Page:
Heart Rate Monitor Comparison

A heart rate monitor is a tool that is used to determine your heart rate and display it on a screen for you to see. While heart rate monitors are especially useful to professional and competitive athletes, it can also be of great help for regular people or casual exercisers, or even those who do not exercise.

Heart rate data can be used for medical reasons as well. When monitoring your heart’s health, it is important to monitor your heart rate in order for you to get familiar with the proper “heart rate zone” to stay in a safe level of intensity for you in any activity. It also helps with fitness enthusiasts to maintain the same intensity of exercise every time, based on their heart rate at a given period.

Additional Features

While most models serve only its most basic purpose of displaying your heart rate, a lot of heart rate monitors nowadays also come with additional features that not only help you with your workouts, but also offers convenience in general. Here are several most common features of heart rate monitors:

  • Heart rate zone alert
  • Countdown timer, stopwatch, interval timer, clock, alarm
  • Number of calories burned
  • Time
  • Fitness test
  • computer /app link
  • Pre-programmed workout plans
  • Smart notifications: call, text, and calendar events
  • Option to decline or pick up a call

You can get more or less of these features depending, of course, on how much you are willing to spend on a heart rate monitor.

Different Methods of Heart Rate Tracking

There are different methods for tracking your heart rate, and here are the most common ones.

Chest Straps

Chest straps are the most common types of heart rate monitors, and it’s not without reason. They are the easiest, and usually the most inexpensive types.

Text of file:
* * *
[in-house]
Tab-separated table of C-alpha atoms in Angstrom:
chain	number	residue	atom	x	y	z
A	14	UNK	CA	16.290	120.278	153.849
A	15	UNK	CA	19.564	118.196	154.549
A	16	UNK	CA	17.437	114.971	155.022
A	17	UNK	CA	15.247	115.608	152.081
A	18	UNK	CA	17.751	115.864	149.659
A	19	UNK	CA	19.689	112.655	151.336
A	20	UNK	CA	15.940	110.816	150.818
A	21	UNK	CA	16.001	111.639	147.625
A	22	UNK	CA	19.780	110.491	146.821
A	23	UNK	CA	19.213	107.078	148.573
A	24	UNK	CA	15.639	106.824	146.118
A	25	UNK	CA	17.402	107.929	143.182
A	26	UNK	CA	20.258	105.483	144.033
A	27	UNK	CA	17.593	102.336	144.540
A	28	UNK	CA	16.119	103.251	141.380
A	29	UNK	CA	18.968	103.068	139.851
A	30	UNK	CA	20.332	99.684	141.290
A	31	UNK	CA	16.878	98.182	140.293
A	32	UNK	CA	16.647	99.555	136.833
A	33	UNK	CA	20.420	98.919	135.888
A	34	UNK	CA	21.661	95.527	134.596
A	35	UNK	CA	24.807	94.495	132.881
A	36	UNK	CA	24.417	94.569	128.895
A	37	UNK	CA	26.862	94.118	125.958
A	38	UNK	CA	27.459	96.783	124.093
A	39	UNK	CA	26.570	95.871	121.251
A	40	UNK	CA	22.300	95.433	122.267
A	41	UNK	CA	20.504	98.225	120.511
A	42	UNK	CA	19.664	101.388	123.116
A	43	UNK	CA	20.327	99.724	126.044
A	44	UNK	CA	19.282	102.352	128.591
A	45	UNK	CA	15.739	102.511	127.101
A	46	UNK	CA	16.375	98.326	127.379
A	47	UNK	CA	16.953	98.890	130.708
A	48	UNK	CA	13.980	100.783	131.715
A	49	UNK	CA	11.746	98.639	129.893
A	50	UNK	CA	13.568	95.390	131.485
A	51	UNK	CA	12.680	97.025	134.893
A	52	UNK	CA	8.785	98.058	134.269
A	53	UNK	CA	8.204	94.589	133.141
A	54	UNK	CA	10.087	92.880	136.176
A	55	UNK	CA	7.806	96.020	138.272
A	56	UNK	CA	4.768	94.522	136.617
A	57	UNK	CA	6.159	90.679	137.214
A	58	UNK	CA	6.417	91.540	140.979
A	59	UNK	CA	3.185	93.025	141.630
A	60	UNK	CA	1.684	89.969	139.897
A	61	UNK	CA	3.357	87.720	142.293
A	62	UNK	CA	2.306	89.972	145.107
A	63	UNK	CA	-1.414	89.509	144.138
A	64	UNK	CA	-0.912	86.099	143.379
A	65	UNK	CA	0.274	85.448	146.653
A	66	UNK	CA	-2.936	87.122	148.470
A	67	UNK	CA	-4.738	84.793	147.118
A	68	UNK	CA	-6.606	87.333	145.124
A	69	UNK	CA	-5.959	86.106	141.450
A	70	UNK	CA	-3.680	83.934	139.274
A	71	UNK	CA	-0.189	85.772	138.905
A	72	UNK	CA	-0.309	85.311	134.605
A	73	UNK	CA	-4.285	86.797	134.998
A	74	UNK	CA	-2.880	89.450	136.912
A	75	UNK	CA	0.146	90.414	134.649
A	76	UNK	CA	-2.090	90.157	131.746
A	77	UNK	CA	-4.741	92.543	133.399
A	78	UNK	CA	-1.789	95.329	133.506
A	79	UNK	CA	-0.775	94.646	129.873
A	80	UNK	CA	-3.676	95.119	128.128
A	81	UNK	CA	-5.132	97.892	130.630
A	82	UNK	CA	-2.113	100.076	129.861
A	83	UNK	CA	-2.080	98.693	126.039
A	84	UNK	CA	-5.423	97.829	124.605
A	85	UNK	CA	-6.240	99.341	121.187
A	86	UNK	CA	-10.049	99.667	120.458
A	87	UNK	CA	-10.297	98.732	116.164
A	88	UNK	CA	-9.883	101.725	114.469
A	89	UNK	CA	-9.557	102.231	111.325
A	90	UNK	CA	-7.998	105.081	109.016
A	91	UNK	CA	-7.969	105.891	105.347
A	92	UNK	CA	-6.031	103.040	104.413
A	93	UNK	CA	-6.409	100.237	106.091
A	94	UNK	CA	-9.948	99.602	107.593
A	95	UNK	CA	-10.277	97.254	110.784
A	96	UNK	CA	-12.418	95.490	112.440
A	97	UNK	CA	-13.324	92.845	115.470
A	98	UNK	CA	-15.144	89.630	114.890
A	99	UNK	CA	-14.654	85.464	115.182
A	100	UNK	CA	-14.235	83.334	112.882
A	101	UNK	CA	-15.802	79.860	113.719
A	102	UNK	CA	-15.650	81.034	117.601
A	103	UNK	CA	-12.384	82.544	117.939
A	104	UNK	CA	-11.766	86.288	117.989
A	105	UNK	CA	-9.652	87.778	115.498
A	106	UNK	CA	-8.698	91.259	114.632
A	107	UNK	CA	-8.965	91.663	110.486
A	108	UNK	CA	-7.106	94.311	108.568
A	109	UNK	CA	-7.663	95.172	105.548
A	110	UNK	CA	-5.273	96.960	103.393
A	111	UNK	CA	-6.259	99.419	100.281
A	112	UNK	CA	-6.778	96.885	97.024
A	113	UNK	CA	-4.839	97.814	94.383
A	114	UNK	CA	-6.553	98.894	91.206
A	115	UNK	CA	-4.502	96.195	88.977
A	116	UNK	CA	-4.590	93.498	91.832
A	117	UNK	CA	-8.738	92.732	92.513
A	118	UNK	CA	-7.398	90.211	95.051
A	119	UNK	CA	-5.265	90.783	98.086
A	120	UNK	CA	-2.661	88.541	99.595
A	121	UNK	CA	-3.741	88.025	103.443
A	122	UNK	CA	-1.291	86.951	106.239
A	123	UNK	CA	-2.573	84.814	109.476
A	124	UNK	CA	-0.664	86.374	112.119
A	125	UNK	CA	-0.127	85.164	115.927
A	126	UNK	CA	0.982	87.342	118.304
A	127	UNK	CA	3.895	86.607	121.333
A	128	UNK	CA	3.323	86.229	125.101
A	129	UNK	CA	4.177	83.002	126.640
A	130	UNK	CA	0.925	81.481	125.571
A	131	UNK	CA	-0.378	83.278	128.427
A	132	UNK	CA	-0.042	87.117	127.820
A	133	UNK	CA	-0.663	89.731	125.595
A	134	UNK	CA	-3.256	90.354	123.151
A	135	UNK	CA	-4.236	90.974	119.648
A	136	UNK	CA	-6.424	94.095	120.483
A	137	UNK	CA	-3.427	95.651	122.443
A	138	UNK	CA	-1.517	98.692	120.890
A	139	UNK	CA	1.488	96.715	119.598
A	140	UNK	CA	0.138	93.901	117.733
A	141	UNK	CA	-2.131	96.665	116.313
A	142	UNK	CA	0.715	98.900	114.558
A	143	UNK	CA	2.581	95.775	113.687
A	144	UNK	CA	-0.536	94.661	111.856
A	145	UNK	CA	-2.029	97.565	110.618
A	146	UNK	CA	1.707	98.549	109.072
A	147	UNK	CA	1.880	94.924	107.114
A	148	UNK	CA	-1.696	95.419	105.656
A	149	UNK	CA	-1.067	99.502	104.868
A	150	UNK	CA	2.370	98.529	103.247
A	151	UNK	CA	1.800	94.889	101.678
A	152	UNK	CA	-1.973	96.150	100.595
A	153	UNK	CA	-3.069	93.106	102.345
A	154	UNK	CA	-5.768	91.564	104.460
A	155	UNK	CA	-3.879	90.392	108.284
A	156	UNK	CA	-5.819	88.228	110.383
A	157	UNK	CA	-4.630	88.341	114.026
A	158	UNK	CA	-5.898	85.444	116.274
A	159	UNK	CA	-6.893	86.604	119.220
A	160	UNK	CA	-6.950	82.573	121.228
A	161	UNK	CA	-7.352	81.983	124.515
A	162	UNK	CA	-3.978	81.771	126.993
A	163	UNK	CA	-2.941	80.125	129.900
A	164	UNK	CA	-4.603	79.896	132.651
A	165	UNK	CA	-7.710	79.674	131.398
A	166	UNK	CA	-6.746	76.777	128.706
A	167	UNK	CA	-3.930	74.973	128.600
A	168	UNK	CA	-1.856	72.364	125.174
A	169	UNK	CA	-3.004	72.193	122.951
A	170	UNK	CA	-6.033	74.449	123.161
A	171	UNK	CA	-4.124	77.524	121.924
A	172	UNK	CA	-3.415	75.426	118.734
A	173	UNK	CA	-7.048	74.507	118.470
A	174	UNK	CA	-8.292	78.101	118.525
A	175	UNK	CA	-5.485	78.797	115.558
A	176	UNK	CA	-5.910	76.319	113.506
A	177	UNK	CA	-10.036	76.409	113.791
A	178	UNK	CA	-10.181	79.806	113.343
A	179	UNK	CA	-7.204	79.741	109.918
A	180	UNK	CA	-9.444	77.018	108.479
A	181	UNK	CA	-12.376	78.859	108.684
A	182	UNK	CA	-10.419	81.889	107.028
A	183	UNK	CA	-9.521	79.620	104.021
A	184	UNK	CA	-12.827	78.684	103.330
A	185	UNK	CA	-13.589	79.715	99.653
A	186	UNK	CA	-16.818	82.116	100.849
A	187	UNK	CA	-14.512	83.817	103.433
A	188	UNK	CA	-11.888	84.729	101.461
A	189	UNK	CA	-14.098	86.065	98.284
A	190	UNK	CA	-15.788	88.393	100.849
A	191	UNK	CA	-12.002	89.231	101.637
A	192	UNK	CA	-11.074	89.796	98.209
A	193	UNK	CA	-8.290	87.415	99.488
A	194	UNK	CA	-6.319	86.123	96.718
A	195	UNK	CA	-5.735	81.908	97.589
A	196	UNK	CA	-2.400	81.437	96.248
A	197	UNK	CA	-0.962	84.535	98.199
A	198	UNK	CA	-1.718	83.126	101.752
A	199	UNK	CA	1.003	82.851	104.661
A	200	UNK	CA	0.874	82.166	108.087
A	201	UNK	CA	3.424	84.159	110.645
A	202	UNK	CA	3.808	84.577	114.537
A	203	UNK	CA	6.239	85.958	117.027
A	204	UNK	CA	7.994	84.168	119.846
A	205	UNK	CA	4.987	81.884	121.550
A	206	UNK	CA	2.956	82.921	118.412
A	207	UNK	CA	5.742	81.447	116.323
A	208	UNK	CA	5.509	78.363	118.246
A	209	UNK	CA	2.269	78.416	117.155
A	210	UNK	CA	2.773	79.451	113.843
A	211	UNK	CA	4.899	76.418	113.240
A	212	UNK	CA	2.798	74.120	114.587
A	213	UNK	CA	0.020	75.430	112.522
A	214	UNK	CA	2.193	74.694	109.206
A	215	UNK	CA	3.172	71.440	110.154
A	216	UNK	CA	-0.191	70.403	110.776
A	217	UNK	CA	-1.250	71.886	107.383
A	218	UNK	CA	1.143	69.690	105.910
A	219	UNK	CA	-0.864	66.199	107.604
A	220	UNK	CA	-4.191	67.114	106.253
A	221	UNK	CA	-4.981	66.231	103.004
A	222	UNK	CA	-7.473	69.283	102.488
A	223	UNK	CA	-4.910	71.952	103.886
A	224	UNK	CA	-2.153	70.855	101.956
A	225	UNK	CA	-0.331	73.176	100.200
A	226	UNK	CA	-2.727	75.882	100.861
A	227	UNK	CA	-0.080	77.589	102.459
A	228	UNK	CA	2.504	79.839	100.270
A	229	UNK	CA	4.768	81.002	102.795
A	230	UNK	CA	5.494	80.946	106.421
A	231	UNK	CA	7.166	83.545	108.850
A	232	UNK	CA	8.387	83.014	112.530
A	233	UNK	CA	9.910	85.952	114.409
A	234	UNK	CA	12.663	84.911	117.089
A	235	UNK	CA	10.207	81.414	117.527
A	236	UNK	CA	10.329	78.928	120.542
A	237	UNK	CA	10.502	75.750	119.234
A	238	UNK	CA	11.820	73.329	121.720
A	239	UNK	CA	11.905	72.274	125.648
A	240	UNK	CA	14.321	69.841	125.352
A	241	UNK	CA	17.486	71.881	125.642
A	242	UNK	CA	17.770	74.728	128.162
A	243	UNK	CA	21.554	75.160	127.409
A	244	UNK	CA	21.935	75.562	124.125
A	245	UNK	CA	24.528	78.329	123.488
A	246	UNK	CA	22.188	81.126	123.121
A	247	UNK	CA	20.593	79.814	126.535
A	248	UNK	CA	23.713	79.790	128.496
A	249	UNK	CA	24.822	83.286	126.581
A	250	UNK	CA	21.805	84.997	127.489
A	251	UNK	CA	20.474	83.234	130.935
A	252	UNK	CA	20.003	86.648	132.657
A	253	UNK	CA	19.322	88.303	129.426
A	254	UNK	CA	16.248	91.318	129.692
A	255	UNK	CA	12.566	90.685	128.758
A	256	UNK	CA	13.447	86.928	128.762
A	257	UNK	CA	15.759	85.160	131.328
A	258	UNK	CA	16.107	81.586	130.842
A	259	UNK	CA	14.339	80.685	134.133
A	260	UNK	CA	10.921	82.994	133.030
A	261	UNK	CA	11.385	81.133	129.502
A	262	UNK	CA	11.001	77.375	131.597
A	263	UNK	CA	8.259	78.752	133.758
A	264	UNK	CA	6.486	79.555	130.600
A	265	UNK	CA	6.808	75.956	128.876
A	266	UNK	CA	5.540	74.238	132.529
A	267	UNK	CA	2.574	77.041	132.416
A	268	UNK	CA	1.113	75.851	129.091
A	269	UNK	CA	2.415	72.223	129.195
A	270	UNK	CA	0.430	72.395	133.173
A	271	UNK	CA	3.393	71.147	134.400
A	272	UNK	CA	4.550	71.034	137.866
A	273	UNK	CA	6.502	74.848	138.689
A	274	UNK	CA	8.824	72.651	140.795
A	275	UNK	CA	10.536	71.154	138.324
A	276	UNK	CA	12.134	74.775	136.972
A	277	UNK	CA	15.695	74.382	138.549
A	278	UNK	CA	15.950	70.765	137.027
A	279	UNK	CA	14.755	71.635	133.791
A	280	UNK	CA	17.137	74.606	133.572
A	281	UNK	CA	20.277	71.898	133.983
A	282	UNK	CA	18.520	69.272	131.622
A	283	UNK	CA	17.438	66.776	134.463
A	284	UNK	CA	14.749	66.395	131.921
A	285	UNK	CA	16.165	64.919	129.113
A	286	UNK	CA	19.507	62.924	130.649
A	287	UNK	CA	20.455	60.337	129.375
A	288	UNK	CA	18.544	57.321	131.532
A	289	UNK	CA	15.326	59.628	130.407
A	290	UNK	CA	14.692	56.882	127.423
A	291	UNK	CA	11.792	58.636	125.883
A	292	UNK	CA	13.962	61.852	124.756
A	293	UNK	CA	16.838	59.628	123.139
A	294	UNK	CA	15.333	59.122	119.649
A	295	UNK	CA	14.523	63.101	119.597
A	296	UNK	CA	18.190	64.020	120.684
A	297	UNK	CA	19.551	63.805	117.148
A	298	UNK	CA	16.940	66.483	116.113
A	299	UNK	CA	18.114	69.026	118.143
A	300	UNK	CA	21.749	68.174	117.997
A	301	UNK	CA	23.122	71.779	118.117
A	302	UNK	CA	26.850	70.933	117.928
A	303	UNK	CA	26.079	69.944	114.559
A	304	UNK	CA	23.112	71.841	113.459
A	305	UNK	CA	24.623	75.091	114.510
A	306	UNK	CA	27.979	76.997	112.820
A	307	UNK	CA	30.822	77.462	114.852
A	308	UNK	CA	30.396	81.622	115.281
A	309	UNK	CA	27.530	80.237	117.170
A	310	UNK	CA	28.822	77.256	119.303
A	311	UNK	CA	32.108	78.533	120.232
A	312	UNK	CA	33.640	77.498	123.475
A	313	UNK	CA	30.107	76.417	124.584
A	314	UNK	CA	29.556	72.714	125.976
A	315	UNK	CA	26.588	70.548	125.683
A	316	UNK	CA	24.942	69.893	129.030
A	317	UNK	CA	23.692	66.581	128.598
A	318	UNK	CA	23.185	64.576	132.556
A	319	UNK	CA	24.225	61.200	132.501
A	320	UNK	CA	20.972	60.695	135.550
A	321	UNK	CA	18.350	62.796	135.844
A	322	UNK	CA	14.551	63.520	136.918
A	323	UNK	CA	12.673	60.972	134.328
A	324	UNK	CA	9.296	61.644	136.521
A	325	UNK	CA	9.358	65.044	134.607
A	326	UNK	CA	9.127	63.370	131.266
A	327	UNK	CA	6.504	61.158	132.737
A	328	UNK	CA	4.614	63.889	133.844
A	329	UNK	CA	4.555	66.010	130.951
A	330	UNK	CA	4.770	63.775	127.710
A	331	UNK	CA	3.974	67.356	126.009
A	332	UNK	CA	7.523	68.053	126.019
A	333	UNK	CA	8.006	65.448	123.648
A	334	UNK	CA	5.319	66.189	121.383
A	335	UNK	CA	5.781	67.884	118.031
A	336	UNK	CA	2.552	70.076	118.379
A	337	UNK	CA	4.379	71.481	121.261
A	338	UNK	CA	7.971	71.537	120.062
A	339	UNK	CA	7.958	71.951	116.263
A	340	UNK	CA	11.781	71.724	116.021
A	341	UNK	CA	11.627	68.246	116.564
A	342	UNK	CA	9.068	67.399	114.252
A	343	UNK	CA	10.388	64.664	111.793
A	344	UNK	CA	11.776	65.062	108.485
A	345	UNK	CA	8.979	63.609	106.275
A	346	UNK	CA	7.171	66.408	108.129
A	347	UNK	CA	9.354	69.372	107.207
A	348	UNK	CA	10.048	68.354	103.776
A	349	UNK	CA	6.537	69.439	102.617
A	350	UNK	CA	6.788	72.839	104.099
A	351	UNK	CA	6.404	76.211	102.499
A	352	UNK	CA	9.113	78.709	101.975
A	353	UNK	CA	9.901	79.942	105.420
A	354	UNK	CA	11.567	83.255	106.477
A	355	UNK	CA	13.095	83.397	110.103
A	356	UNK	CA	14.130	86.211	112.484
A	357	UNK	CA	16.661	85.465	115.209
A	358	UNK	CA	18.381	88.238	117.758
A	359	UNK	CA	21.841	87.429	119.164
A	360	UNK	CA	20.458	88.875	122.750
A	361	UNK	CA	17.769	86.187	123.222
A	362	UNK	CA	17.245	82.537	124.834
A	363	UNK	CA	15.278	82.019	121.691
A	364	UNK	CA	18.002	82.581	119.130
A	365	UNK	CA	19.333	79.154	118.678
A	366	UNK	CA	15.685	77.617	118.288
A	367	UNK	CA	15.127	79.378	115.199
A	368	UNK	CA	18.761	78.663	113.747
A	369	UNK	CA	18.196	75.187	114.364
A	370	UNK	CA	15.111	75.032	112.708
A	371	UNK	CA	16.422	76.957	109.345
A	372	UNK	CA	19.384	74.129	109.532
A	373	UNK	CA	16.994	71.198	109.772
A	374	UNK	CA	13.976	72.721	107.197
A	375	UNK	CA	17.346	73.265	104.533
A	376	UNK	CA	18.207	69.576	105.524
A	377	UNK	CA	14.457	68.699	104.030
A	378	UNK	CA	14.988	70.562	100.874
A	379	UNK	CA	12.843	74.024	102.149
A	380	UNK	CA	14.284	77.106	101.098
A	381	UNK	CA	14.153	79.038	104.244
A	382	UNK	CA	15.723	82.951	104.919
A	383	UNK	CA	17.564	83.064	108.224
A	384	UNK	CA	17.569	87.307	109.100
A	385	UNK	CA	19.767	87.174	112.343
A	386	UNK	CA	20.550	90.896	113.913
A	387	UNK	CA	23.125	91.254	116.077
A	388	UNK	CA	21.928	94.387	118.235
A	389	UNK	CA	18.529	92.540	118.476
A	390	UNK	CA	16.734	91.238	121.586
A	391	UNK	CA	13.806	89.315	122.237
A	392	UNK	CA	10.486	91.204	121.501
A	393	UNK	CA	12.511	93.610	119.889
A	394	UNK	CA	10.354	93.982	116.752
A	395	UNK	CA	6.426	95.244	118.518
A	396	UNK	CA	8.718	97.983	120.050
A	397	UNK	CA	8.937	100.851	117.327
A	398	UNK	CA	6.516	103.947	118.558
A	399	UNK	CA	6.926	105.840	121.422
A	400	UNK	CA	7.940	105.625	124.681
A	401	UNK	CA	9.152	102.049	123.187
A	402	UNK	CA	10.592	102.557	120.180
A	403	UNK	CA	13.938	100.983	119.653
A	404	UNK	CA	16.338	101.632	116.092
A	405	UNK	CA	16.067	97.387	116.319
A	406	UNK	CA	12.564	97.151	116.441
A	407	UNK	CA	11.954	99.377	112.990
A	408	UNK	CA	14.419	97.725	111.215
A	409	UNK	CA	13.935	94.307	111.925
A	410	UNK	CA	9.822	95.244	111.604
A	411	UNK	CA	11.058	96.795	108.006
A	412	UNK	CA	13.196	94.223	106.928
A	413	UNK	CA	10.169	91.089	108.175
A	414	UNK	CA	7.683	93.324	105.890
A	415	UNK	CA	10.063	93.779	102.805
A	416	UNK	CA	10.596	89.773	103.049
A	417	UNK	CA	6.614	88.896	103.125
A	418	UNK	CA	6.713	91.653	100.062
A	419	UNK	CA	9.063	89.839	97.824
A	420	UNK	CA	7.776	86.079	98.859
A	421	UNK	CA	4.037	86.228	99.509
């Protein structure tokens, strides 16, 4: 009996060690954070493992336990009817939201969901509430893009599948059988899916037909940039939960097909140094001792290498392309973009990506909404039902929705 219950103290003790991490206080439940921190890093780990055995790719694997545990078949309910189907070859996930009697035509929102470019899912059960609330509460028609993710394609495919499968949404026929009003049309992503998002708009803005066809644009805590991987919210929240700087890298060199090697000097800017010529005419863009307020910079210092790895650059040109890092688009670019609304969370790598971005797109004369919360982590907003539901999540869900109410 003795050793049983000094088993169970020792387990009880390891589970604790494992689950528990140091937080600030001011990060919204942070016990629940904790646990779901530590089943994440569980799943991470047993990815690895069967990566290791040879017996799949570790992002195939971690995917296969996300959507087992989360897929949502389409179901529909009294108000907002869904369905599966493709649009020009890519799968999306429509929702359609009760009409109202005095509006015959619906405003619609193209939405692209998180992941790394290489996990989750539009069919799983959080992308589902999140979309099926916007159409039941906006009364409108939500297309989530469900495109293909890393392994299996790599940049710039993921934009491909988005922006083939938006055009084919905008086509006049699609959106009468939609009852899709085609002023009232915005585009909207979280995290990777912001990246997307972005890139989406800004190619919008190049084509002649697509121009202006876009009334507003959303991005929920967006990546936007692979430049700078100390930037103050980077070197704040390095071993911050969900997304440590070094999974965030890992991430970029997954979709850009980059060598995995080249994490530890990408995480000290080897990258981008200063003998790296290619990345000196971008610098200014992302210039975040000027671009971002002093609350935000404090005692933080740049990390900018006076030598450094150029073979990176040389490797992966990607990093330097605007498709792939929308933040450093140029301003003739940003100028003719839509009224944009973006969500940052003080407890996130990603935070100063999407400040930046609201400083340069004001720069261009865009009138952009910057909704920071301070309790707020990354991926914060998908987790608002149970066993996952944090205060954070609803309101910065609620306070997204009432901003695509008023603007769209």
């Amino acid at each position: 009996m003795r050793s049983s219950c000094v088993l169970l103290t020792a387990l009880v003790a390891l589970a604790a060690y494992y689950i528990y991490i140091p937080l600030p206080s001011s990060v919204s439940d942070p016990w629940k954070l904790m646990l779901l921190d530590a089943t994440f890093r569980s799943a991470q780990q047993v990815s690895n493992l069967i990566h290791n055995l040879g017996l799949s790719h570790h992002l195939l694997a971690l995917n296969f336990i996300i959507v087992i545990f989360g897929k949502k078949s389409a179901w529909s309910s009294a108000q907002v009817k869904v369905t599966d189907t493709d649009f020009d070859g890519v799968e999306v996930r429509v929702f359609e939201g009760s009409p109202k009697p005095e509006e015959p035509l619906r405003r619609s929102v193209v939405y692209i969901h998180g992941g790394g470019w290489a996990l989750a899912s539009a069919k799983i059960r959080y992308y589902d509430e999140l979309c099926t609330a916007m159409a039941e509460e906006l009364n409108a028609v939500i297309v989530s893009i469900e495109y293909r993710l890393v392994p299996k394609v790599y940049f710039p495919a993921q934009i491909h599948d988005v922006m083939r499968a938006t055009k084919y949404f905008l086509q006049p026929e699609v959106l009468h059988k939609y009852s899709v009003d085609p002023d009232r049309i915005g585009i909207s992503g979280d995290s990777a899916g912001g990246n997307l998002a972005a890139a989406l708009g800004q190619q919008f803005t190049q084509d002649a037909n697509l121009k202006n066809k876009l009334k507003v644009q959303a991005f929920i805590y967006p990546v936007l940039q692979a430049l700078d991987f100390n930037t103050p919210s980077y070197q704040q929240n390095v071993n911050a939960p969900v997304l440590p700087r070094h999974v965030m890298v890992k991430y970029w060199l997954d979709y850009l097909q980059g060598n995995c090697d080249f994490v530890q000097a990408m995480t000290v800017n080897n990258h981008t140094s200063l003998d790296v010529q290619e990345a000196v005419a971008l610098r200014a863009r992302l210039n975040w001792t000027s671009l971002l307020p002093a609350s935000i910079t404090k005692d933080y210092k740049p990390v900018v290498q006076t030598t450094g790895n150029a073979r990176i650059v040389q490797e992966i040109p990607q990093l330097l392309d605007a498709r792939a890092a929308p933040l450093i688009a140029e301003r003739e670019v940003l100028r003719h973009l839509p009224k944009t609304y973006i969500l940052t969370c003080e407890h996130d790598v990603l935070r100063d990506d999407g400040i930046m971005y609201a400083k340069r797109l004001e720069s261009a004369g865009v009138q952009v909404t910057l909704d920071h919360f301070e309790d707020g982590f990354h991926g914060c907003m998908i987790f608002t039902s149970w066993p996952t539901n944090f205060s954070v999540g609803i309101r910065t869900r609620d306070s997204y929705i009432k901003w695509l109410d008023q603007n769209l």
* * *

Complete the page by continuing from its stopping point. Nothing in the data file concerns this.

As the name suggests, a heart rate monitor with a chest strap uses a strap or wrap around your chest, in close proximity to your heart, and emulates a real medical ECG machine to measure electrical pulse. Because they track electrical signals from your chest, they are mostly very accurate and reliable.

A great chest strap tracker is MyZone MZ-3. Not only does it track and record your BPM – you also get points based on it. It tracks your levels and bases your progress based on your effort over time. It also has 16 hours of data, so you don’t always have to carry any other device (like your smartphone) while working out.

Another great one is the Polar H7, which is one of the most reliable and accurate ECG sensors on the market right now. It detects electrical activity from your chest to produce BPM readings.

The chest strap is also extremely light and comfortable, so you don’t have to sacrifice convenience for an accurate reading. It is compatible with a lot of Apple and Android devices and apps, so you can store your data in apps like Runkeeper and Endomondo.

Optical Heart Rate

Optical heart rate sensors, on the other hand, do not use chest straps – they use LED light. They track your heart rate using a measurement technique called pulse oximetry, which takes advantage of oxygenated and de-oxygenated blood having different optical properties.

With every heartbeat, there is a spike in oxygenated blood, and this is detected with the change in the reflectance of infrared light.

A good OHR tracker is the Fitbit Charge 2, which is one of the most popular trackers today. It looks and feels just like a digital watch, so you can even wear it outside of your workouts. Not only does it measure your heart rate, but it also tracks your calorie burn all day. It also has special features like smart notifications for call, text, and calendar notes.

In-Ear Optomechanical

Optomechanical sensors work similarly to optical heart rate trackers, except they detect blood flow from inside your ear. These are usually in the form of headphones. They shine light against the skin inside the ear, and then use the feedback to read the BPM.

If you are interested in this kind of heart rate monitor, a good option is Bose SoundSport Pulse Wireless. It works just like regular music player earbuds, but with a heart rate monitor feature and is perfectly compatible with smartphone workout apps like MapMyRun, RunKeeper, Endomondo, and Runtastic.

Out of the three methods/types of trackers, the most accurate one according to tests and user experiences is the chest strap tracker. They have been around the longest because of this reason.

Even though they are not exactly convenient, they are the most reliable because they are held up with a chest strap close to your pulse, compared to OHR and optomechanical sensors that only track your heart rate indirectly through factors that can be influenced by other things aside from your heartbeat.

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